- Over 700,000 manual scavengers are still active in India
- Maharashtra has 63,000 households dependent on manual scavengers
- Manual scavenging is practiced despite it being illegal
“I remember the first time I had gone inside a septic tank to clean it. The stink was unbearable and I couldn’t get rid of it for days. My father was also a cleaner of toilets and he would drink alcohol before entering a sewer or septic tank to endure the smell. He passed away due to tuberculosis as he worked in unhygienic conditions all his life,” narrates 30-year-old Anil as he gets together his rope bucket to start his arduous day. A resident of Adchini, in New Delhi, Anil comes from a family of manual scavengers who have been engaged in the cleaning of dry latrines, sewers and gutters for generations. Manual Scavenging in India was made illegal in 1993, but the practice continues to be India’s shame to this day. So why does a practice this medieval and inhuman continue to persist even as India races to be counted as a developed, industrial and modern nation?
Manual scavenging is a socio-economic problem, and has continued for decades because of unscientific technology employed in Indian latrines. Pit latrines without a proper water seal require the waste to be manually collected in buckets. Manual scavengers are also employed to clean septic tanks, gutters and sewers and all of these post significant health threats to them. Data from the Ministry of Social Justice and Empowerment puts the number of manual scavengers in India at 7,70,338. Maharashtra remains the largest employer of manual scavengers with 63,000 households employing them. Madhya Pradesh and Uttar Pradesh also employ a large number of manual scavengers.
In 2014, when Prime Minister Narendra Modi launched the Swachh Bharat Abhiyan and called for the nation’s participation in building 2 crore toilets, many manual scavengers like Anil had hoped that better infrastructure and better designed toilets will gradually put an end to their miserable profession. But not much has changed in the last three years as Anil and others like him still receive calls for cleaning septic tanks and sewers. The demand for manual scavengers hasn’t subsided, though employing manual scavengers is a punishable offence.
Anil belongs to the Valmiki caste, members of which have been traditionally employed as manual scavengers. The fact that he earns only Rs 300 a day despite toiling for 12 to 13 hours, wading through human filth and faeces, does not help his cause.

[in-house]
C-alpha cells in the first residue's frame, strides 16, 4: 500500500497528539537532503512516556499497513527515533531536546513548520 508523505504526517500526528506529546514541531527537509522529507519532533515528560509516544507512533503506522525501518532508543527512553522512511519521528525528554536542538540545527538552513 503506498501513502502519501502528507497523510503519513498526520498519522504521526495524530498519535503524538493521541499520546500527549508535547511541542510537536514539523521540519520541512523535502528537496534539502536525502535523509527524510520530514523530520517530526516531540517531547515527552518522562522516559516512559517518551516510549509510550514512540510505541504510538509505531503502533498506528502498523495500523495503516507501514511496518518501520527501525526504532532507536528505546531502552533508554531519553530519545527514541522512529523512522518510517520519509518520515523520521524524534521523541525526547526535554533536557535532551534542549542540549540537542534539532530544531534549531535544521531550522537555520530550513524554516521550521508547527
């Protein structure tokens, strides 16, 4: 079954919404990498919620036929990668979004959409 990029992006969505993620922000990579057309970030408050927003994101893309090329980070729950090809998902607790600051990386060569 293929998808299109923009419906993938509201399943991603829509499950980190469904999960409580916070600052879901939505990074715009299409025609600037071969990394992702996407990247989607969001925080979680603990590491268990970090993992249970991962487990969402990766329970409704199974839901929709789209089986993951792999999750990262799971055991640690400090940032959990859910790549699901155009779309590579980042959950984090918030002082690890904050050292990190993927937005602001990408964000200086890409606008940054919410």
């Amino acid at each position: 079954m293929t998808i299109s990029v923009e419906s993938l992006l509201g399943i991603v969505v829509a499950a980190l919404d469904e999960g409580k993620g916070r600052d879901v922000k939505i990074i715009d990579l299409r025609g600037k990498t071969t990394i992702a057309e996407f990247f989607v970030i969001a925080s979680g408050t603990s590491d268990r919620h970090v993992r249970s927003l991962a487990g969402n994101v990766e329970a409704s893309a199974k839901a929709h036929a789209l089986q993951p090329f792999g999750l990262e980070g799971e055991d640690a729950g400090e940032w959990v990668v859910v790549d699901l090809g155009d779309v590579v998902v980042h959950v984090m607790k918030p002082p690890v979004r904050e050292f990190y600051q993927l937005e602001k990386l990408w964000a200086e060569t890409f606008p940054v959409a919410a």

The Employment of Manual Scavengers and Construction of Dry Latrines (Prohibition) Act, 1993 prohibits employment of anyone for cleaning dry latrines, septic tanks and sewer lines. Doing so attracts imprisonment for up to a year and fine of Rs 50,000. Many newly built toilets in urban households are spawning more septic tanks and sewers, thereby continuing the practice of employing manual scavengers to clean them.
The Swachh Bharat Mission has not addressed the issue of toilet technology or manual scavenging in the last 3 years. It should have taken into account India’s 9.6 million dry latrines which flush waste in the open on priority, before giving the call to build new toilets. Now in the last three years, a large number of toilets with septic tanks have been built. That only makes the situation of manual scavengers worse as they have more toilets to clean now, said Beswada Wilson, founder and national convener of Safai Karmachari Andolan.
Over 10 million toilets have been built under the Swachh Bharat Abhiyan, across rural and urban India. Though the campaign lays stress on building composting toilets, bio-toilets and leach pits, people often choose to construct toilets with septic tanks. Since there has been no campaign stressing on how septic tanks result in the employment of manual scavengers, the practice is in danger of continuing.
During our toilet building drives, we try to convince people to build compost toilets or dig leach pits. But in urban areas, we have found a trend of building septic tanks as people are often under the misconception that compost toilets are unhygienic. Teams which inspect the building of these toilets try and tell people not to build septic tanks but it doesn’t always work, said Arun Baroka, Joint Secretary Swachh Bharat Mission.
Ironically, the Indian Railways remains one of the biggest employers of manual scavengers, but has pledged to build 1,40,000 bio-toilets by 2019 in all operational coaches. Since the Swachh Bharat Mission began, the demand to end manual scavenging has only grown stronger as many are afraid that it might be too late for manual scavengers to bring forward their voice of reasoning. The existence of over 60,000 manual scavengers in New Delhi, India’s national capital itself shows that the issue of manual scavenging has not been dealt with seriously.
Manual scavenging should be completely eradicated. The laws which prohibit scavenging work should be implemented properly, unlike how it is now. People too should be made aware of our plight. Otherwise we will keep cleaning latrines and sewers and lead a miserable life of stench and untimely death, said Anil.